What to Read When 2023 is Around the Corner
Below are some books that Rumpus editors are eagerly anticipating that will be published in the first half of 2023. You can also join us at The Rumpus Book Club and The Rumpus Poetry Book Club, where we’ll be reading more amazing titles and talking with authors year-round.
Drawing Breath by Gayle Brandeis (out February 7)
PEN/Bellwether Prize-winning writer Gayle Brandeis’ essays explore both the writing life and the embodied life, along with potent intersection between the two. From the title essay investigating the connection between writing and breath to the final essay, which delves into Brandeis’ experience with long-haul Covid and its impact on her creative voice, this collection is infused with the urgency of mortality, thrumming with grief, authenticity, and a deep love for both language and the world of the senses.
Wolfish by Erica Berry (out February 21)
“This is one of those stories that begins with a female body. Hers was crumpled, roadside, in the ash-colored slush between asphalt and snowbank.” So begins Erica Berry’s kaleidoscopic exploration of wolves, both real and symbolic. At the center of this lyrical inquiry is the legendary OR-7, who roams away from his familial pack in northeastern Oregon. While charting OR-7’s record-breaking journey out of the Wallowa Mountains, Erica simultaneously details her own coming-of-age as she moves away from home and wrestles with inherited beliefs about fear, danger, femininity, and the body.
The Dead are Gods by Eirinie Carson (out April 11)
After an unexpected phone call on an early morning in 2018, writer and model Eirinie Carson learned of her best friend Larissa’s death. In the wake of her shock, Eirinie attempts to make sense of the events leading up to Larissa’s death and uncovers startling secrets about her life in the process. This is Eirinie’s striking, intimate, and profoundly moving depiction of life after a sudden loss. Amid navigating moments of intense grief, Eirinie is overwhelmed by her love for Larissa. She finds power in pulling moments of joy from the depths of her emotion. Eirinie’s portrayal of what love feels like after death bursts from the page alongside a timely, honest, and personal exploration of Black love and Black life. Perhaps, Eirinie proposes, “The only way out is through.”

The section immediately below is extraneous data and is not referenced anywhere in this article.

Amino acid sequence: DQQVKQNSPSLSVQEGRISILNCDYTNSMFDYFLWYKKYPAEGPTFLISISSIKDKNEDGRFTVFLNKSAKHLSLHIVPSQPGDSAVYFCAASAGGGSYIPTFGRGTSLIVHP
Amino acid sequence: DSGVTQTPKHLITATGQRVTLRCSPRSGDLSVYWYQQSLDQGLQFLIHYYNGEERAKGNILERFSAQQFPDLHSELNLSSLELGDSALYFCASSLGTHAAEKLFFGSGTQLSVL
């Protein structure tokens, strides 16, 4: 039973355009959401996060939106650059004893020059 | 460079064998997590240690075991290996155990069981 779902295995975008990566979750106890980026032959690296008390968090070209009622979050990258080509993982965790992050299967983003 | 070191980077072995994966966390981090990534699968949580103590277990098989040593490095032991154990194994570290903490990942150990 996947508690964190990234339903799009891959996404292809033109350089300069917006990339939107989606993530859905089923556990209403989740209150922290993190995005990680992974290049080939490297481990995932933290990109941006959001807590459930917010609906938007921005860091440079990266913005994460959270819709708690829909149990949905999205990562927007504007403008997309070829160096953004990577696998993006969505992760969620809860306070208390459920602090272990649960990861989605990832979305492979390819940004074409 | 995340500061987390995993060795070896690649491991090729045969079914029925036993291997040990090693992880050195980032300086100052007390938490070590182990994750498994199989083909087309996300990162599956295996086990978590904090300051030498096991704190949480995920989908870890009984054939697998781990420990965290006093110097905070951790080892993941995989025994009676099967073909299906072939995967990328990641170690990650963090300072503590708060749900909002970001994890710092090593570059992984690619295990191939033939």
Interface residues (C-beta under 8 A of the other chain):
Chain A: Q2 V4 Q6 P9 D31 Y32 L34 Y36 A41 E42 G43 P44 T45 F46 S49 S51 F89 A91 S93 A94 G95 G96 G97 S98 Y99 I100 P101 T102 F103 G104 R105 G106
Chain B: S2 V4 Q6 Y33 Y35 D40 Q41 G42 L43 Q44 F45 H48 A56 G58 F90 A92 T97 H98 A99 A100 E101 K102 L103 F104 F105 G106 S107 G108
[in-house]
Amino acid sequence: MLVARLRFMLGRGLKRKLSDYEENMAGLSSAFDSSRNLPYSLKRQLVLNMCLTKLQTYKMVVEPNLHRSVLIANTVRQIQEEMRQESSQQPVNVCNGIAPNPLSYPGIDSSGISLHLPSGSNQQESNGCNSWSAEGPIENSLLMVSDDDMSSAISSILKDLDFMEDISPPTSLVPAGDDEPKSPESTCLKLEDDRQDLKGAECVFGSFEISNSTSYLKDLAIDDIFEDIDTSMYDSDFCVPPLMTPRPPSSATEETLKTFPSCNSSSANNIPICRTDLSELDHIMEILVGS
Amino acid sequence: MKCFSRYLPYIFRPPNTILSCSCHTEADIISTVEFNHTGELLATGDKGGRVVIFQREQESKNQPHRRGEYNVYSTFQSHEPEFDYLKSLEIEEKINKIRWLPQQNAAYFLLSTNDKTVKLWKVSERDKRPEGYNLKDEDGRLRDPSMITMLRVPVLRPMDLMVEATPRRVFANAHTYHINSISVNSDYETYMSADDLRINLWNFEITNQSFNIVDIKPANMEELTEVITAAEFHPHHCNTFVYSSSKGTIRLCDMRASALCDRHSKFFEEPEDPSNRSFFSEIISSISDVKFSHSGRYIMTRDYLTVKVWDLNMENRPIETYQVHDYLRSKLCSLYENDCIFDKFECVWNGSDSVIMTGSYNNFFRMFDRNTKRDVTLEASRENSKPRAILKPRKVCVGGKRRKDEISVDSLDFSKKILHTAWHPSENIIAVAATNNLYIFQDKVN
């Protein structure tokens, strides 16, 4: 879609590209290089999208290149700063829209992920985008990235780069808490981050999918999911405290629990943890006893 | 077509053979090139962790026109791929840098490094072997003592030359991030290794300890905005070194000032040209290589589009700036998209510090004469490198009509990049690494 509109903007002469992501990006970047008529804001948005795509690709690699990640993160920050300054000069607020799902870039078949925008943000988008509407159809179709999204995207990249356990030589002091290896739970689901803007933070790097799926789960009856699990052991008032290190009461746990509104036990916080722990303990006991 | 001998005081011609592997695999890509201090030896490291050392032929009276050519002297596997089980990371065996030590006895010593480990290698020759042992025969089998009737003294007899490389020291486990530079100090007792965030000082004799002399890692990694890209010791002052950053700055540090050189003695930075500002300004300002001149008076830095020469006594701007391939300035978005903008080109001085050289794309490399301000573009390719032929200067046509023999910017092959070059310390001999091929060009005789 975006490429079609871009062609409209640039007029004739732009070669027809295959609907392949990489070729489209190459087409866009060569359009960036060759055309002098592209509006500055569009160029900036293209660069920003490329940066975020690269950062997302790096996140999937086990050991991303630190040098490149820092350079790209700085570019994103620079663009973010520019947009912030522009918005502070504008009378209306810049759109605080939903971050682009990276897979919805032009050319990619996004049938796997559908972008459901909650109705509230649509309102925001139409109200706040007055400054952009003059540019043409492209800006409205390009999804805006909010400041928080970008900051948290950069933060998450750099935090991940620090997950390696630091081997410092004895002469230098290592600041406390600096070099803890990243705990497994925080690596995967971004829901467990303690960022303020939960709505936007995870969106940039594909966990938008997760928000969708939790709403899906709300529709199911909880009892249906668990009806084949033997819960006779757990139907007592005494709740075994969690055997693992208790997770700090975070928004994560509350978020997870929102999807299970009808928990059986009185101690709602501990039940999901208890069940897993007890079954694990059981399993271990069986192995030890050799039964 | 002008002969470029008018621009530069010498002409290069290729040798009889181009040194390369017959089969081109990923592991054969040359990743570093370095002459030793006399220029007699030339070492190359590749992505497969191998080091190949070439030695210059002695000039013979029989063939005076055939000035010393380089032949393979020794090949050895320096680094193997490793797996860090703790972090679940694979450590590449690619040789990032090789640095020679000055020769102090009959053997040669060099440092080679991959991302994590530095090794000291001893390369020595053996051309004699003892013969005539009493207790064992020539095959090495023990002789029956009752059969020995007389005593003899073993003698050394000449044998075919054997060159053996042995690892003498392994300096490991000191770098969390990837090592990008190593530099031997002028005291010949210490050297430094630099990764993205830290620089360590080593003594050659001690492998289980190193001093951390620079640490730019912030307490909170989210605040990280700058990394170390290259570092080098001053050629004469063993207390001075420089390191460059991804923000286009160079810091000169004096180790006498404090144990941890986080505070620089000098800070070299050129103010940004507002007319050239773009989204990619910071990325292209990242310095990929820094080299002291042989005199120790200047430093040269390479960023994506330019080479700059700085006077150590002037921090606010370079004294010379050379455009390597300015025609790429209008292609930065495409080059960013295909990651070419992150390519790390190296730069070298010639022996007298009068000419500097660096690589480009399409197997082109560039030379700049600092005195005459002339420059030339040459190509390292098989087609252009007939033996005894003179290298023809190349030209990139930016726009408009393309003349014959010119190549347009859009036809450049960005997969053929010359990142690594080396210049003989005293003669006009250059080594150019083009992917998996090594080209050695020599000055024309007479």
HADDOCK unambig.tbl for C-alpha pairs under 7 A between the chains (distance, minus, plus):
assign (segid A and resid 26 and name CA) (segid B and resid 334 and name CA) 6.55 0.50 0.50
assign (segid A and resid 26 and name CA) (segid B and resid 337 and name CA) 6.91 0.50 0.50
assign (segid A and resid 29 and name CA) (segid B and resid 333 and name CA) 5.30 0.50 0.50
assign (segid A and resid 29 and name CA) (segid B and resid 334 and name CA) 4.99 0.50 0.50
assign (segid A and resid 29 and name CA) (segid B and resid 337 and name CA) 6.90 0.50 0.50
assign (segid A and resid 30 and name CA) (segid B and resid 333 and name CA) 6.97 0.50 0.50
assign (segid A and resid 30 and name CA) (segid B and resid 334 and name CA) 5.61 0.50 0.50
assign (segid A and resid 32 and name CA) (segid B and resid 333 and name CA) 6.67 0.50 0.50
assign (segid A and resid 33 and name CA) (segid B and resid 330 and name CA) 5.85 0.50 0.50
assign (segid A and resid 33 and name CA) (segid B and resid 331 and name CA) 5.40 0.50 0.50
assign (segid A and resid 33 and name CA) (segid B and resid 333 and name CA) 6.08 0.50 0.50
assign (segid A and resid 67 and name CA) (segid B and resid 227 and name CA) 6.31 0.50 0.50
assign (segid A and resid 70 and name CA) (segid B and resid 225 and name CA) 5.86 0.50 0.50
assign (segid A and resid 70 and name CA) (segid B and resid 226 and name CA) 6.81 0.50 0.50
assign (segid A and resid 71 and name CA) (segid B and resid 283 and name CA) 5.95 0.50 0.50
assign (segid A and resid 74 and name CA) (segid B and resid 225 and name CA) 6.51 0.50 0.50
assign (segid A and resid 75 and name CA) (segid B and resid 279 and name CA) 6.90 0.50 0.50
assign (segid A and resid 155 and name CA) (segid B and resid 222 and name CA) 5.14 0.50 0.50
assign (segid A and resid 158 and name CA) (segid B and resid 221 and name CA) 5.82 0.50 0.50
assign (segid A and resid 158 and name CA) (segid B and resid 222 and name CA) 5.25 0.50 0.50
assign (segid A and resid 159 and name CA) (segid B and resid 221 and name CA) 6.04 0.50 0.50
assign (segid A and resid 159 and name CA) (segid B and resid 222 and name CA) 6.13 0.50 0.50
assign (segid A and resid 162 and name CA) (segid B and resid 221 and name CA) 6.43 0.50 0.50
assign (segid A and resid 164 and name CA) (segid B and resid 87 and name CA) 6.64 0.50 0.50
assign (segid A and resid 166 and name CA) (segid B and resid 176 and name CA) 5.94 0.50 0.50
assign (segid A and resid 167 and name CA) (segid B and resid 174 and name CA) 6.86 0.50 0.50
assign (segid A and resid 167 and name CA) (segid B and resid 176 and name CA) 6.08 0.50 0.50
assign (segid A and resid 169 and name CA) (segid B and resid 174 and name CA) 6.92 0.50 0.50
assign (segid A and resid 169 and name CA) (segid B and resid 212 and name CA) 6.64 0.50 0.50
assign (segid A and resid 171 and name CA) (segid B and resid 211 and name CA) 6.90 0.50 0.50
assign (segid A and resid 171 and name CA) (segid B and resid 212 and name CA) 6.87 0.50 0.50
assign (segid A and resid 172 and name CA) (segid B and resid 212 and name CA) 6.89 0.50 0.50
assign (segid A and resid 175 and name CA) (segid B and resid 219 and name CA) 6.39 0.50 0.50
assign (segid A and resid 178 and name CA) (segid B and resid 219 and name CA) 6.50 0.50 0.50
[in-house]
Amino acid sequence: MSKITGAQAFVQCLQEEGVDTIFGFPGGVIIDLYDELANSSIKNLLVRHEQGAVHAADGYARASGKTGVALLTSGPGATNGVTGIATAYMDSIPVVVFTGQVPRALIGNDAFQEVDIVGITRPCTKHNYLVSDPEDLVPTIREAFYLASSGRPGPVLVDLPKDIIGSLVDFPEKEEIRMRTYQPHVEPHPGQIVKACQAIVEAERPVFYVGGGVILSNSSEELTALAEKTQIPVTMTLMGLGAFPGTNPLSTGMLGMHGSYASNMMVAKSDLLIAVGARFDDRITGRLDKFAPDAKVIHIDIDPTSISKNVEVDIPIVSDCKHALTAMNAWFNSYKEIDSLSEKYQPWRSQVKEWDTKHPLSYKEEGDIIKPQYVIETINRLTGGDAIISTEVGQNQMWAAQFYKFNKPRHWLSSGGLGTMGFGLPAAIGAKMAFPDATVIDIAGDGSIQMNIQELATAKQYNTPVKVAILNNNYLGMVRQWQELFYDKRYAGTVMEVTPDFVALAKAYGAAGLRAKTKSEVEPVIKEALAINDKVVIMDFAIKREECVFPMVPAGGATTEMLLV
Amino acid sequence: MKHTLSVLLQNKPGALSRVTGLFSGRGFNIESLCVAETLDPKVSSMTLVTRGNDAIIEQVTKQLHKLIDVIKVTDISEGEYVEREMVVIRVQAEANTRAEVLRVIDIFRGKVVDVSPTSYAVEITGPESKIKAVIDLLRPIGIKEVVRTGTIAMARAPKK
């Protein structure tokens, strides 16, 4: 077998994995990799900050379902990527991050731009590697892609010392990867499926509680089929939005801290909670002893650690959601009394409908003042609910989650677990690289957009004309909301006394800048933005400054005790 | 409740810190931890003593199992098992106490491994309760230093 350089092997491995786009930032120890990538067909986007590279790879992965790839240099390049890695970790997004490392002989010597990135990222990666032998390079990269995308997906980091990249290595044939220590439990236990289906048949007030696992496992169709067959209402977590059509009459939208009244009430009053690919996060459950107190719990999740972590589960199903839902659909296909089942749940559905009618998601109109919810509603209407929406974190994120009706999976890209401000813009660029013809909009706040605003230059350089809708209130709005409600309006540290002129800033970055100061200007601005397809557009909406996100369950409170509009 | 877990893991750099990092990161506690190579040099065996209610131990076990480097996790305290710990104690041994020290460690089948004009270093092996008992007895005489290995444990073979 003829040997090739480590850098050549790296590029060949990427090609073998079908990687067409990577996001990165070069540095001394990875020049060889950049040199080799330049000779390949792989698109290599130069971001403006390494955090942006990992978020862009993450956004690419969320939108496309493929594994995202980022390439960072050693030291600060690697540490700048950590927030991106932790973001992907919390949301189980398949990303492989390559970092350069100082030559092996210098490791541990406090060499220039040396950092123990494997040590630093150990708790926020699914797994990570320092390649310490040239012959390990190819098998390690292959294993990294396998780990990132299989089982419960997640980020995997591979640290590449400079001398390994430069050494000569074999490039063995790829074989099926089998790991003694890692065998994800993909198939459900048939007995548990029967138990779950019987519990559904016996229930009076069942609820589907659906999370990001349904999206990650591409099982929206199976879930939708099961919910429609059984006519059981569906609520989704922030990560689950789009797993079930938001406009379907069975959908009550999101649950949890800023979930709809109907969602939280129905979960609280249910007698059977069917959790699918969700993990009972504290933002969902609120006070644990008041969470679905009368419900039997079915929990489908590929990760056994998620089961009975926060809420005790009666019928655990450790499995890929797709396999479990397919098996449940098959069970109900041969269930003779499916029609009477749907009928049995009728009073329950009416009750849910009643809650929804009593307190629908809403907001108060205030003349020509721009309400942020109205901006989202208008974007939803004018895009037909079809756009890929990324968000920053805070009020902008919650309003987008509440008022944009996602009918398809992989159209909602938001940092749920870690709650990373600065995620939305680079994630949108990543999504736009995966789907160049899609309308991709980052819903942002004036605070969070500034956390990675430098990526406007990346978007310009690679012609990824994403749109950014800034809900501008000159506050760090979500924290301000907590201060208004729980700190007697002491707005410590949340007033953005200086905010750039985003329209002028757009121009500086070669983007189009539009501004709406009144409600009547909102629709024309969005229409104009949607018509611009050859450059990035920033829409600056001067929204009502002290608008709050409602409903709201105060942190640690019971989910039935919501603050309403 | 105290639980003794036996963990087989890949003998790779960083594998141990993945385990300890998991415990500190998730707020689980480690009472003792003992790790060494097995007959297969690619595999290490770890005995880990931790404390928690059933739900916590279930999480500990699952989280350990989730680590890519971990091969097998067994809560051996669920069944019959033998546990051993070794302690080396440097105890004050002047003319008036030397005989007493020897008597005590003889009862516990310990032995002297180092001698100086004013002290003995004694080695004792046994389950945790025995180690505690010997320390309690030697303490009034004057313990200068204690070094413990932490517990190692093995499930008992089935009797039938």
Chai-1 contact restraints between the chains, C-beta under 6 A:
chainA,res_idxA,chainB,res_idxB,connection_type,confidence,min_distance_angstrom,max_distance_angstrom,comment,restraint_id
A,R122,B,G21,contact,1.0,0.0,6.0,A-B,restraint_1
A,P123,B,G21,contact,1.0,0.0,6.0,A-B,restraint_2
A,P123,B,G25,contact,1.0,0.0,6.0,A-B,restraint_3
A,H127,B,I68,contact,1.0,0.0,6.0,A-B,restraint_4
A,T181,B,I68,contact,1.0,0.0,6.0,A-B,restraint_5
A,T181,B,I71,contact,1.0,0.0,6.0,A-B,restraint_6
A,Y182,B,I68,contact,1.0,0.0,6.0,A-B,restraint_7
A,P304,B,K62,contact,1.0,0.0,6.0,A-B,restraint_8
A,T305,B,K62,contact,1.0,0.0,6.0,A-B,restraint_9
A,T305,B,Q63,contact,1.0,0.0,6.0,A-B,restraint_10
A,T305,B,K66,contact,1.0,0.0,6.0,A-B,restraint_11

Deep as the Sky, Red as the Sea by Rita Chang-Eppig (out June 6)
When Shek Yeung sees a Portuguese sailor slay her husband, a feared pirate, she knows she must act swiftly or die. Instead of mourning, Shek Yeung launches a new plan: immediately marrying her husband’s second-in-command, and agreeing to bear him a son and heir, in order to retain power over her half of the fleet. But as Shek Yeung vies for control over the army she knows she was born to lead, larger threats loom. The Chinese Emperor has charged a brutal, crafty nobleman with ridding the South China Seas of pirates, and the Europeans-tired of losing ships, men, and money to Shek Yeung’s alliance-have new plans for the area. Even worse, Shek Yeung’s cutthroat retributions create problems all their own. As Shek Yeung navigates new motherhood and the crises of leadership, she must decide how long she is willing to fight, and at what price, or risk losing her fleet, her new family, and even her life.
A Living Remedy by Nicole Chung (out April 4)
When Nicole Chung graduated from high school, she couldn’t hightail it out of her overwhelmingly white Oregon hometown fast enough. As a scholarship student at a private university on the East Coast, no longer the only Korean she knew, she found a sense of community she had always craved as an Asian American adoptee—and a path to the life she’d long wanted. But the middle class world she begins to raise a family in—where there are big homes, college funds, nice vacations – looks very different from the middle class world she thought she grew up in, where paychecks have to stretch to the end of the week, health insurance is often lacking, and there are no safety nets. When her father dies at only sixty-seven, killed by diabetes and kidney disease, Nicole feels deep grief as well as rage, knowing that years of financial instability and lack of access to healthcare contributed to his premature death. And then the unthinkable happens—less than a year later, her beloved mother is diagnosed with cancer, and the physical distance between them becomes insurmountable as Covid descends upon the world.
Exploring the enduring strength of family bonds in the face of hardship and tragedy, A Living Remedy examines what it takes to reconcile the distance between one life, one home, and another – and sheds needed light on some of the most persistent and tragic inequalities in American society.
Our Share of the Night by Mariana Enriquez (out February 7)
Moving back and forth in time, from London in the swinging 1960s to the brutal years of Argentina’s military dictatorship and its turbulent aftermath, Our Share of Night is a novel like no other: a family story, a ghost story, a story of the occult and the supernatural, a book about the complexities of love and longing with many queer subplots and themes—this is the masterwork of one of Latin America’s most exciting novelists.